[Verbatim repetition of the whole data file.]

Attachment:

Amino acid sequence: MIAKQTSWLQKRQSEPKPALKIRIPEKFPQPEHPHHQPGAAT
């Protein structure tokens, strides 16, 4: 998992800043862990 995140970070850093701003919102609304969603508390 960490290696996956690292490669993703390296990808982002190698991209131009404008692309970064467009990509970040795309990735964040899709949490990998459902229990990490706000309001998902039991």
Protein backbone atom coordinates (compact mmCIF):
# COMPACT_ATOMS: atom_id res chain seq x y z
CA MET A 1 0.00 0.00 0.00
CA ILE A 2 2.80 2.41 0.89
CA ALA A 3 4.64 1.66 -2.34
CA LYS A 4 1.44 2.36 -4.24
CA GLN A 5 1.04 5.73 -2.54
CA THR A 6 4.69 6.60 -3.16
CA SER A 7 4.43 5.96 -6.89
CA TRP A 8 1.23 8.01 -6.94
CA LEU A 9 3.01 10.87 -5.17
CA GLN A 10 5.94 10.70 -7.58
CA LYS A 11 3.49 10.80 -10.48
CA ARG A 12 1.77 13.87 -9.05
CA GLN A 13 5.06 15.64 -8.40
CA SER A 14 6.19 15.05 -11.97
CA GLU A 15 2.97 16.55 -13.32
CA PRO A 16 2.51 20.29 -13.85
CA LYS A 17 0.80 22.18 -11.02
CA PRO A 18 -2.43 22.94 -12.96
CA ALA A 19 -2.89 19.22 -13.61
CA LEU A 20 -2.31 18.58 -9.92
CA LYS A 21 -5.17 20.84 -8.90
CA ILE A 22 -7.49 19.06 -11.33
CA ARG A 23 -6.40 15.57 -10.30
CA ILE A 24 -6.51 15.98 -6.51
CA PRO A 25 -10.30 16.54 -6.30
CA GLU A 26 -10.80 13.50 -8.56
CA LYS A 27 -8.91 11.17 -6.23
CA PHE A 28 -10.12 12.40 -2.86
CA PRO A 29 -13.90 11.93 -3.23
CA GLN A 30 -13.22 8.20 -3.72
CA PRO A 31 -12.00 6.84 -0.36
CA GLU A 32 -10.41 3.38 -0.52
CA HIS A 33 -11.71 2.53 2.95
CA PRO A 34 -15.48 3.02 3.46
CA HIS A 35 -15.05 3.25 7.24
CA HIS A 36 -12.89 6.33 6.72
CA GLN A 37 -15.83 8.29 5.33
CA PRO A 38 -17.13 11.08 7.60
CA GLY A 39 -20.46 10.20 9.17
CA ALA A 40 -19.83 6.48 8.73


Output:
Amino acid sequence: MIAKQTSWLQKRQSEPKPALKIRIPEKFPQPEHPHHQPGAAT
């Protein structure tokens, strides 16, 4: 998992800043862990 995140970070850093701003919102609304969603508390 960490290696996956690292490669993703390296990808982002190698991209131009404008692309970064467009990509970040795309990735964040899709949490990998459902229990990490706000309001998902039991």
Protein backbone atom coordinates (compact mmCIF):
# COMPACT_ATOMS: atom_id res chain seq x y z
CA MET A 1 0.00 0.00 0.00
CA ILE A 2 2.80 2.41 0.89
CA ALA A 3 4.64 1.66 -2.34
CA LYS A 4 1.44 2.36 -4.24
CA GLN A 5 1.04 5.73 -2.54
CA THR A 6 4.69 6.60 -3.16
CA SER A 7 4.43 5.96 -6.89
CA TRP A 8 1.23 8.01 -6.94
CA LEU A 9 3.01 10.87 -5.17
CA GLN A 10 5.94 10.70 -7.58
CA LYS A 11 3.49 10.80 -10.48
CA ARG A 12 1.77 13.87 -9.05
CA GLN A 13 5.06 15.64 -8.40
CA SER A 14 6.19 15.05 -11.97
CA GLU A 15 2.97 16.55 -13.32
CA PRO A 16 2.51 20.29 -13.85
CA LYS A 17 0.80 22.18 -11.02
CA PRO A 18 -2.43 22.94 -12.96
CA ALA A 19 -2.89 19.22 -13.61
CA LEU A 20 -2.31 18.58 -9.92
CA LYS A 21 -5.17 20.84 -8.90
CA ILE A 22 -7.49 19.06 -11.33
CA ARG A 23 -6.40 15.57 -10.30
CA ILE A 24 -6.51 15.98 -6.51
CA PRO A 25 -10.30 16.54 -6.30
CA GLU A 26 -10.80 13.50 -8.56
CA LYS A 27 -8.91 11.17 -6.23
CA PHE A 28 -10.12 12.40 -2.86
CA PRO A 29 -13.90 11.93 -3.23
CA GLN A 30 -13.22 8.20 -3.72
CA PRO A 31 -12.00 6.84 -0.36
CA GLU A 32 -10.41 3.38 -0.52
CA HIS A 33 -11.71 2.53 2.95
CA PRO A 34 -15.48 3.02 3.46
CA HIS A 35 -15.05 3.25 7.24
CA HIS A 36 -12.89 6.33 6.72
CA GLN A 37 -15.83 8.29 5.33
CA PRO A 38 -17.13 11.08 7.60
CA GLY A 39 -20.46 10.20 9.17
CA ALA A 40 -19.83 6.48 8.73